Men's serostatus disclosure to parents: Associations among social support, ethnicity, and disease status in men living with HIV

Department of Psychology, University of Miami, Coral Gables, FL 33146, USA.
Brain Behavior and Immunity (Impact Factor: 5.89). 08/2009; 23(5):693-9. DOI: 10.1016/j.bbi.2009.01.007
Source: PubMed


Directly disclosing a positive HIV serostatus to family members can affect psychological and disease status. Perceptions that one is in a supportive family environment may moderate these effects; however, ethnic differences may exist in the support processes of families coping with HIV.
We examined the role of serostatus disclosure to parents, HIV-specific family support, and ethnicity (Latino versus non-Hispanic White) in explaining disease status (HIV Viral Load, CD4+ cell count) in a sample of men living with HIV (MLWH). Men (n=120) reported whether they had disclosed their serostatus to their mothers and fathers, rated their perceptions of HIV-specific social support received from family members, and provided morning peripheral venous blood samples to assess immune function. We also collected psychosocial and urinary neuroendocrine indicators of stress/distress as possible mediator variables.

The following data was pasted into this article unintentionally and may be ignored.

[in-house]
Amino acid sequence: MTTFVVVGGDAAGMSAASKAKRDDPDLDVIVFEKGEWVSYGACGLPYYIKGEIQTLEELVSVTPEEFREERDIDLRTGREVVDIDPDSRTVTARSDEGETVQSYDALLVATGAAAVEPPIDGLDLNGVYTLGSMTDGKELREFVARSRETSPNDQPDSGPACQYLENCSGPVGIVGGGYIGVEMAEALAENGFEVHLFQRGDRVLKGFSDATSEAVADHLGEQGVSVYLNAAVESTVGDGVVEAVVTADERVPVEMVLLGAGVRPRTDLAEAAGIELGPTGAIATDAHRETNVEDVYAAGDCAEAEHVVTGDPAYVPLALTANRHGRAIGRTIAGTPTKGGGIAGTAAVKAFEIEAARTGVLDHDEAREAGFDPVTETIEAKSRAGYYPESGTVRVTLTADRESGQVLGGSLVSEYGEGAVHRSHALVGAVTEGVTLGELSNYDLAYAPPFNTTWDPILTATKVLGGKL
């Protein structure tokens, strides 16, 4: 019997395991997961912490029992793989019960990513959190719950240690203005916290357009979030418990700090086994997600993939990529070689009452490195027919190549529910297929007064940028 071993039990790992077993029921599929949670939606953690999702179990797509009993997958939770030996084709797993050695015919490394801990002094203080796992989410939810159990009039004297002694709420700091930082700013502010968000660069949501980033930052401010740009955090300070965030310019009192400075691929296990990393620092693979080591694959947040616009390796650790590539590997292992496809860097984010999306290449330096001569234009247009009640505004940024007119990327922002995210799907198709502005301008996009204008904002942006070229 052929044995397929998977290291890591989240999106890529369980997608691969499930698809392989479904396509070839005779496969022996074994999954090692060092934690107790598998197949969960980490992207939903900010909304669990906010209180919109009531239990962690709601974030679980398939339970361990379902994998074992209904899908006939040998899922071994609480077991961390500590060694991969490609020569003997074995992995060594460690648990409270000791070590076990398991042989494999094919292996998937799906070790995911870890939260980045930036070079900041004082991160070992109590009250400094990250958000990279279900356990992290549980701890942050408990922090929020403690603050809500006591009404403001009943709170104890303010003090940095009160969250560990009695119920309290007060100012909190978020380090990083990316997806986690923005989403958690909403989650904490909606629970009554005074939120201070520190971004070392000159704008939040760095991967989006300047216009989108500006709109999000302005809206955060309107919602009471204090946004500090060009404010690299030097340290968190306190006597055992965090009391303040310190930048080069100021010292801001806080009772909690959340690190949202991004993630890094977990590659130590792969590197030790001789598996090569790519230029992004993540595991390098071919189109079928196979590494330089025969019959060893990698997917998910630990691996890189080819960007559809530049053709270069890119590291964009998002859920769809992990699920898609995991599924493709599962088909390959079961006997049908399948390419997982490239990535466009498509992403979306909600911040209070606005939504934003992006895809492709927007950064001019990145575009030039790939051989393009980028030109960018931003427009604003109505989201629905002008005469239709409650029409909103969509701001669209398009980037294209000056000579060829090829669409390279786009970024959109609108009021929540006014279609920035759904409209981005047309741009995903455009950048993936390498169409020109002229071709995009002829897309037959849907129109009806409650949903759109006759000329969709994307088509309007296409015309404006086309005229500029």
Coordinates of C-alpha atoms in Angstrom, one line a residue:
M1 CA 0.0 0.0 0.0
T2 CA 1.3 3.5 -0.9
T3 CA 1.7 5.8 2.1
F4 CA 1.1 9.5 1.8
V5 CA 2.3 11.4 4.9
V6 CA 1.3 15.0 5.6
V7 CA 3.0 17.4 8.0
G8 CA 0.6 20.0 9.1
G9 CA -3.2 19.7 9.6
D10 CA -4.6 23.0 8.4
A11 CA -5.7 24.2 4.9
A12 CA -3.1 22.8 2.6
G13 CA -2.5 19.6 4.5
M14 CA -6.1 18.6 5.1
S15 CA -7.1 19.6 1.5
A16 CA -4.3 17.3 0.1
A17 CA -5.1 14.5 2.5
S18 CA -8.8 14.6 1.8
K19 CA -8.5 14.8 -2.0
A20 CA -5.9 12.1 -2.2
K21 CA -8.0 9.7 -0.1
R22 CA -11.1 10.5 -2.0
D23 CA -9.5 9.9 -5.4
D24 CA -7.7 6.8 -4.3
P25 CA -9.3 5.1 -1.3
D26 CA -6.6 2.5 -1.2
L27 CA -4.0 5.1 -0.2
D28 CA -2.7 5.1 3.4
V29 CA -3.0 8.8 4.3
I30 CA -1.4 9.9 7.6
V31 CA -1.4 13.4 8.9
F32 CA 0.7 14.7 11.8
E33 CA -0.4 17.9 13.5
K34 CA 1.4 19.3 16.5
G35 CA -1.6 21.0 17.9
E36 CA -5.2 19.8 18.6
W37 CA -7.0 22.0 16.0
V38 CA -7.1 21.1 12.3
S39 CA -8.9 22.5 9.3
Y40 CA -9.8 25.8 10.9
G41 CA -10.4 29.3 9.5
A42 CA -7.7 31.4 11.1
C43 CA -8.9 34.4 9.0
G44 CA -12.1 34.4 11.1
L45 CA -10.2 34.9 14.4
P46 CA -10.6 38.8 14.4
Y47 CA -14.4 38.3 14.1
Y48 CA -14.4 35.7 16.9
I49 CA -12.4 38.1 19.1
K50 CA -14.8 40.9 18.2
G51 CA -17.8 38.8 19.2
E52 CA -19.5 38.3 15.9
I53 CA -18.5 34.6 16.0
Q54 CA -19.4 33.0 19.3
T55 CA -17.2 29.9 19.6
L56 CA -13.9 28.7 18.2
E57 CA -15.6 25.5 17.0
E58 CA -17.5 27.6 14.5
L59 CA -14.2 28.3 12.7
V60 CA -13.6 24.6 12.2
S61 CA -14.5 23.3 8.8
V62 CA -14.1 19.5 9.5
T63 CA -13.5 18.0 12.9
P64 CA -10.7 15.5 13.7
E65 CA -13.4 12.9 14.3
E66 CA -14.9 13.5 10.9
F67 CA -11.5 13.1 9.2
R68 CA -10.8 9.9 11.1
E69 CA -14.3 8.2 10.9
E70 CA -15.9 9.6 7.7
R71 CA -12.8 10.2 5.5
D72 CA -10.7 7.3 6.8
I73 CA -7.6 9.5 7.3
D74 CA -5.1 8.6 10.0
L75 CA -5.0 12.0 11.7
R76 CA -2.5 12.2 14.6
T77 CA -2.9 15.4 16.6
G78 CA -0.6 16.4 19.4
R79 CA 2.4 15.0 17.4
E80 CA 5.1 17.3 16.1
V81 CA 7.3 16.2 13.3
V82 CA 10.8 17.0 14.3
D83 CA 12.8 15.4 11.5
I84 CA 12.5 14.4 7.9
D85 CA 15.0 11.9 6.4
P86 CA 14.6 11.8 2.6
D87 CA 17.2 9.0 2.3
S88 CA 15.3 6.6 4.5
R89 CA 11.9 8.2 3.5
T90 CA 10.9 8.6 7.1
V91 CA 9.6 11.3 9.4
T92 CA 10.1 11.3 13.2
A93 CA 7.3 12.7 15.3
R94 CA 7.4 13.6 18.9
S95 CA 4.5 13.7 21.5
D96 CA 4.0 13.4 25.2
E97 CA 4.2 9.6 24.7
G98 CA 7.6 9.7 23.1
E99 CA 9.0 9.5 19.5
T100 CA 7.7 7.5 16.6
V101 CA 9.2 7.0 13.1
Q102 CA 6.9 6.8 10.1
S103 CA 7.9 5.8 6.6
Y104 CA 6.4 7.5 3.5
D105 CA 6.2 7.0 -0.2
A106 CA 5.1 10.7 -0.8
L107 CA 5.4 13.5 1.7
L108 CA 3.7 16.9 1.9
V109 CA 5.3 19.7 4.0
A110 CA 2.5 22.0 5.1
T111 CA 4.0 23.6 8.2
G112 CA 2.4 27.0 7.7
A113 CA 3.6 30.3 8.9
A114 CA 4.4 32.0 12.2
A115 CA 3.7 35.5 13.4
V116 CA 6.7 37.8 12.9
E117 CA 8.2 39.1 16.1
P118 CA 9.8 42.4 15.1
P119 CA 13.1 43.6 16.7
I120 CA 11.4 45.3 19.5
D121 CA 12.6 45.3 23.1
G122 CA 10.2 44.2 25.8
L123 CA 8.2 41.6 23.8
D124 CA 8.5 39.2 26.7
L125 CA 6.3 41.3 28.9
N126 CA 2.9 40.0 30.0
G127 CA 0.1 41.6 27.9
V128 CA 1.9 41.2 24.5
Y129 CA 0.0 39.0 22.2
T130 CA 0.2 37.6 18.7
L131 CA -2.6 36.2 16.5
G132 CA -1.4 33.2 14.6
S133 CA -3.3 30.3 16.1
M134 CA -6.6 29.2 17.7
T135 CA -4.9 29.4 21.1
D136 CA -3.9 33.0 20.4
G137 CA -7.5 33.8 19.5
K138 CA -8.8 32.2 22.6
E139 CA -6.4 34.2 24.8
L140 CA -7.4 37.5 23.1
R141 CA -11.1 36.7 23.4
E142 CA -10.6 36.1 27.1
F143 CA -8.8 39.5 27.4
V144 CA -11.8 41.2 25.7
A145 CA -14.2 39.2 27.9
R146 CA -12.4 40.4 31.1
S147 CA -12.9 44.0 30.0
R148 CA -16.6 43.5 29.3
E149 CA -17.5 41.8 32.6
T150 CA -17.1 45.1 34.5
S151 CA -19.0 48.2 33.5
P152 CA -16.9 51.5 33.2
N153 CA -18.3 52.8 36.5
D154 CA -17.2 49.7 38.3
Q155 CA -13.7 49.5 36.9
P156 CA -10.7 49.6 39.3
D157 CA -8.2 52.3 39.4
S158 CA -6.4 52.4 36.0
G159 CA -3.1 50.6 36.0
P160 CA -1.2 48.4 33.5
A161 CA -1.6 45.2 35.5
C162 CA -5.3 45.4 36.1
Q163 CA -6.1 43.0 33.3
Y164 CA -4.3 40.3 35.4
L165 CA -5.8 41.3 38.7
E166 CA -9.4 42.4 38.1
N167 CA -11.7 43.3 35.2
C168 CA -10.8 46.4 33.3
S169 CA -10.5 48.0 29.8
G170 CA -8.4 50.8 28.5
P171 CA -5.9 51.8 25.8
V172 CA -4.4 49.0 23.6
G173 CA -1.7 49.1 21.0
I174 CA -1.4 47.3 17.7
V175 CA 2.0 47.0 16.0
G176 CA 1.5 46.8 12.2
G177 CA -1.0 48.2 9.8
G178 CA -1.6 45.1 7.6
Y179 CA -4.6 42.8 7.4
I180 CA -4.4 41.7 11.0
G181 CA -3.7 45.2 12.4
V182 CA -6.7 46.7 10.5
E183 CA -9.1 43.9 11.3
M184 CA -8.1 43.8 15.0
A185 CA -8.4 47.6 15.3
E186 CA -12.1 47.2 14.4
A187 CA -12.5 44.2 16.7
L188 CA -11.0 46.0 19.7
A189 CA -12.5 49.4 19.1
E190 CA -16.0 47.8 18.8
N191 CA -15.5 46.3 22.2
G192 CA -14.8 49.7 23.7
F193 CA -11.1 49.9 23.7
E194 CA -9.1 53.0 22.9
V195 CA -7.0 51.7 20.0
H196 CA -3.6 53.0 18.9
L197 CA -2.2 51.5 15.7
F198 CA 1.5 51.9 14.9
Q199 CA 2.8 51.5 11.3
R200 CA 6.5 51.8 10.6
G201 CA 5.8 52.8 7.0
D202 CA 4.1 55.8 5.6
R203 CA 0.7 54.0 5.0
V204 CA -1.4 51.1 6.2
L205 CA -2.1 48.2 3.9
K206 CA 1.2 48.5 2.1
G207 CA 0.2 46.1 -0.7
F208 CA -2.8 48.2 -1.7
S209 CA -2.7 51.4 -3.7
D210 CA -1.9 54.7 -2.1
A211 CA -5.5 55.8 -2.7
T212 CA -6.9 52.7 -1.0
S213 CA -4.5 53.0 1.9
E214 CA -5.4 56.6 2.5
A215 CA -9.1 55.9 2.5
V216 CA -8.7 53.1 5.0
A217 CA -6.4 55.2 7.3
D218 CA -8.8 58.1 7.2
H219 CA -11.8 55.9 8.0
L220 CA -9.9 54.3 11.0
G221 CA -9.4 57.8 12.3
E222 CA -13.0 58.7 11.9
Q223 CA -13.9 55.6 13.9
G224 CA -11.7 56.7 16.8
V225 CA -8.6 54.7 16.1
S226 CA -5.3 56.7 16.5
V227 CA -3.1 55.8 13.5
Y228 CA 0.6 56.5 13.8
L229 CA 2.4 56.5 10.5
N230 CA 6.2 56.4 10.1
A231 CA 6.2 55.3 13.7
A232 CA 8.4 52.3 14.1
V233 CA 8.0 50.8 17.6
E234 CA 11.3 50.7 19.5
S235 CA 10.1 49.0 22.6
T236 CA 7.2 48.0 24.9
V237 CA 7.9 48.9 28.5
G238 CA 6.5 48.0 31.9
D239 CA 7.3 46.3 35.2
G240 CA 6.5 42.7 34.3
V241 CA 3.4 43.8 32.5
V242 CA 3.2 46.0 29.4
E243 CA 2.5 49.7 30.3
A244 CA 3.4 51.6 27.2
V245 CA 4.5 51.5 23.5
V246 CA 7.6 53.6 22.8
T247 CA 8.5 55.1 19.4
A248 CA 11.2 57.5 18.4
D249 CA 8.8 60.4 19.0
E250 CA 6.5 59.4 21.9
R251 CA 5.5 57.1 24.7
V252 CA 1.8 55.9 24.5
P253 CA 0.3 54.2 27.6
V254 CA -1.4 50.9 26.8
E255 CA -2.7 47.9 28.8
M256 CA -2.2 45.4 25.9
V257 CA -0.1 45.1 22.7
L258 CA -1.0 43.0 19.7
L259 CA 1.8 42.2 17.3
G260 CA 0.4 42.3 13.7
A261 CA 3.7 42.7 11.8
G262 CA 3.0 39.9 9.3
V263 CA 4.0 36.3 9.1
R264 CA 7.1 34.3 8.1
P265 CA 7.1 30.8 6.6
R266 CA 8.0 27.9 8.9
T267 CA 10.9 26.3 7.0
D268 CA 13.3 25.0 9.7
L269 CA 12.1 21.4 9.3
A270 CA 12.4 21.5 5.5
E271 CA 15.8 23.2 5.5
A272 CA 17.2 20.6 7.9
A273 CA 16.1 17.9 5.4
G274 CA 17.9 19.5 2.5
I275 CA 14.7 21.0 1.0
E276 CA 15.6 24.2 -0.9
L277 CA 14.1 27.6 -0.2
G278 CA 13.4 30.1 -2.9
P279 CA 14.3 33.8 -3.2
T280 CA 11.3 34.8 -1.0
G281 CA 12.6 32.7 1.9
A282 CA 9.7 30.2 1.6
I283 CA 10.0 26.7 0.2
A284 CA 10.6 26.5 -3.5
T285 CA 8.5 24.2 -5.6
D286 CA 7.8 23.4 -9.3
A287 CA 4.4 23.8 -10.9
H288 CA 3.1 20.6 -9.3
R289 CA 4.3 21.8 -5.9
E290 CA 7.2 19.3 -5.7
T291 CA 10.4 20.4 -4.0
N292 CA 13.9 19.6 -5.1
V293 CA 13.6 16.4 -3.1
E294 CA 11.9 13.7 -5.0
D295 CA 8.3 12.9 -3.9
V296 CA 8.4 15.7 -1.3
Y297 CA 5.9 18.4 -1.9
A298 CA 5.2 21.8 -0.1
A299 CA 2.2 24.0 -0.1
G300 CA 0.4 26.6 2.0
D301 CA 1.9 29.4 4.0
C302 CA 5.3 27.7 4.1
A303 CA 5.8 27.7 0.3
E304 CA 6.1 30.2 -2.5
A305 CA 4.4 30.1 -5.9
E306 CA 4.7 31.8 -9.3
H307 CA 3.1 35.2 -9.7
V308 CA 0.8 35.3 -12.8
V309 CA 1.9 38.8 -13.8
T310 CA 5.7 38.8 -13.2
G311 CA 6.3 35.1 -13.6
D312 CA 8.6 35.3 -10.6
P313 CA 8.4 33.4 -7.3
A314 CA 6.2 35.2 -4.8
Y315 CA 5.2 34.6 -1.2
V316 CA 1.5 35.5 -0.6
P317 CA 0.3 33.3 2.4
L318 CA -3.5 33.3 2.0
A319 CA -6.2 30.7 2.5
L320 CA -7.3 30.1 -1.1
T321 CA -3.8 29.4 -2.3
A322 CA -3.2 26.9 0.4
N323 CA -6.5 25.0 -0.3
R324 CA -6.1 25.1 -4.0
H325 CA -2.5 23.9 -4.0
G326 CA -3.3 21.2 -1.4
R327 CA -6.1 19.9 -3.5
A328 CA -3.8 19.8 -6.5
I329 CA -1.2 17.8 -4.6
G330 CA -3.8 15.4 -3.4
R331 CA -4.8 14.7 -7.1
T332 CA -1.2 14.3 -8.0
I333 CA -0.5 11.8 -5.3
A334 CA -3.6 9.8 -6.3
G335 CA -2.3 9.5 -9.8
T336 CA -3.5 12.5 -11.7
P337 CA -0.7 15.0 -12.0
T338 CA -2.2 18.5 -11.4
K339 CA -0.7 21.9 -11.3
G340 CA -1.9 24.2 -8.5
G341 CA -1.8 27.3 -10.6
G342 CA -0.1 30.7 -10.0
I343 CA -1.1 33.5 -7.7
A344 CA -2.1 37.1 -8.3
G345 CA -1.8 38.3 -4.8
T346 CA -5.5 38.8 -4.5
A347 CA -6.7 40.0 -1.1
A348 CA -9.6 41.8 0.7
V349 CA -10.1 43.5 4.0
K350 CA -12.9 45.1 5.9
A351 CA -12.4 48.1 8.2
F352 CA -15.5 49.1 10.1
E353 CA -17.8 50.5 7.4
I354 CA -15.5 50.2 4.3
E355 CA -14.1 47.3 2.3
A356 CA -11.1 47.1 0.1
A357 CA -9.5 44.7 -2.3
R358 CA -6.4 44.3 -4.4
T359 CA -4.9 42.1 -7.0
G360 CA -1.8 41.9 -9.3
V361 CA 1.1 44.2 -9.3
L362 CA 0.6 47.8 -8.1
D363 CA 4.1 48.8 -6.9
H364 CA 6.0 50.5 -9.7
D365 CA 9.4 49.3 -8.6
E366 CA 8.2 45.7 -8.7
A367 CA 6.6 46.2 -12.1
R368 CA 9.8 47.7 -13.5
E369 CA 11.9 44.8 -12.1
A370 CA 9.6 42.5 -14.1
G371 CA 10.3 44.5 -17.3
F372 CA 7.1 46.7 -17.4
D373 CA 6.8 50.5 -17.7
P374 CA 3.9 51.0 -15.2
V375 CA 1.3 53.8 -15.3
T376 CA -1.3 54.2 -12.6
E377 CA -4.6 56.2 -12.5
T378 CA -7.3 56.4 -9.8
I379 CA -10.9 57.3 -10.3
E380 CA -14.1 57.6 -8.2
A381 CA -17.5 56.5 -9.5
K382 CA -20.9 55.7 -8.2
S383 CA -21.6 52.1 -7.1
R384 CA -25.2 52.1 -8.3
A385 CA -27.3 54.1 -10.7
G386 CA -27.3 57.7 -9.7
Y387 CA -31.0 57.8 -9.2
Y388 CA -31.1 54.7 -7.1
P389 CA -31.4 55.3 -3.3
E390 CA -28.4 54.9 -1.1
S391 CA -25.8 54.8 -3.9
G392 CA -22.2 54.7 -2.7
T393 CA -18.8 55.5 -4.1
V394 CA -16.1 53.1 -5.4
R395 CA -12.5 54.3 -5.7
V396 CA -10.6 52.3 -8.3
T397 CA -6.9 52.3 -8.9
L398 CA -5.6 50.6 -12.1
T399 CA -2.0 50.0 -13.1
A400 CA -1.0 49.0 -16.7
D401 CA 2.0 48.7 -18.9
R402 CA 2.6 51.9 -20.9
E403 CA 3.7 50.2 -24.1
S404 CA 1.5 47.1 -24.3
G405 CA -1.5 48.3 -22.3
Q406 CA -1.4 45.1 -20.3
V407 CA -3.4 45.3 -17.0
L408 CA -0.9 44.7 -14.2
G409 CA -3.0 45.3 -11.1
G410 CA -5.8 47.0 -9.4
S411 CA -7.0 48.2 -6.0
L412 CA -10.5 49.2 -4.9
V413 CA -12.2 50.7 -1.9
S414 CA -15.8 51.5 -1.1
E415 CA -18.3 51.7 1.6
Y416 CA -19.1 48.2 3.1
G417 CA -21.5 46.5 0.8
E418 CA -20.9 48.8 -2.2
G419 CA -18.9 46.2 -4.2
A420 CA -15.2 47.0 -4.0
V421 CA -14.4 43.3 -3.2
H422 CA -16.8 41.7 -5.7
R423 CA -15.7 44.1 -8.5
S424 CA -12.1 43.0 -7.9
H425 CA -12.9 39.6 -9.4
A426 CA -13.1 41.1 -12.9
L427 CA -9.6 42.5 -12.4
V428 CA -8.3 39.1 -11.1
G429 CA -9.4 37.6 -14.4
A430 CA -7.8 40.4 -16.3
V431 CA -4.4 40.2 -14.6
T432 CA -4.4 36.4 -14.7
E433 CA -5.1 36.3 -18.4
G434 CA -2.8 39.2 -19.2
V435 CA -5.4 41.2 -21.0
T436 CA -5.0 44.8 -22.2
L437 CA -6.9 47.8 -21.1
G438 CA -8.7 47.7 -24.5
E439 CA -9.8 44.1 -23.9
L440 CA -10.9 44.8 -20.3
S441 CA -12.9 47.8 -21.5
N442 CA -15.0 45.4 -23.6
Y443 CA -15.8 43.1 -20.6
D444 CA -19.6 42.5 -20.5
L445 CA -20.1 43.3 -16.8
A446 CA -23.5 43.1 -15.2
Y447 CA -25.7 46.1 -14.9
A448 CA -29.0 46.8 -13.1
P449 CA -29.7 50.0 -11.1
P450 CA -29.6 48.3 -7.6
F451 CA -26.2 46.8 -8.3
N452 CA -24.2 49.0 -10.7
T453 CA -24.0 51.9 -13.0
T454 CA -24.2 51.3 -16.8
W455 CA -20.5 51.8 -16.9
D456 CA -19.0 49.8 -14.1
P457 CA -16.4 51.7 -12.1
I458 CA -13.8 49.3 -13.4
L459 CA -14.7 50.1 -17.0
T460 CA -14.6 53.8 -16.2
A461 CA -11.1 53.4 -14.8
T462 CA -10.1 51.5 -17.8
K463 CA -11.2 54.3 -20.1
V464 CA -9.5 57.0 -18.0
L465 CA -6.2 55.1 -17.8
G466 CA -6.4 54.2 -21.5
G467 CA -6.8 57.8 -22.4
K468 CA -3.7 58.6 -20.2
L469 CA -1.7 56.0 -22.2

A three-way interaction emerged between serostatus disclosure to mothers, HIV-specific family support, and ethnicity in explaining both viral load and CD4+ cell count. Non-Hispanic White men who had disclosed to mothers and were receiving high family support had a lower viral load and higher CD4+ cell count, but Latino men who had disclosed to mothers and were receiving low family support had a higher viral load. These associations were not accounted for by men's medication adherence, psychological distress, or neuroendocrine hormones. Disclosure to fathers was not related to disease status.
The effects of serostatus disclosure on disease status may depend, in part, on ethnic differences in the interpersonal processes of men's close family relationships.

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    • "A large and longstanding body of literature has demonstrated the beneficial effects of social support on a wide variety of health outcomes. A smaller number of studies, largely focused on HIV, have confirmed this pattern among Latino MSM (Carlos et al., 2010; Fekete et al., 2009; Lauby et al., 2012; Vega, Spieldenner, DeLeon, Nieto, & Stroman, 2011). We found that provision of social support to others was inversely related to sexual compulsivity score. "
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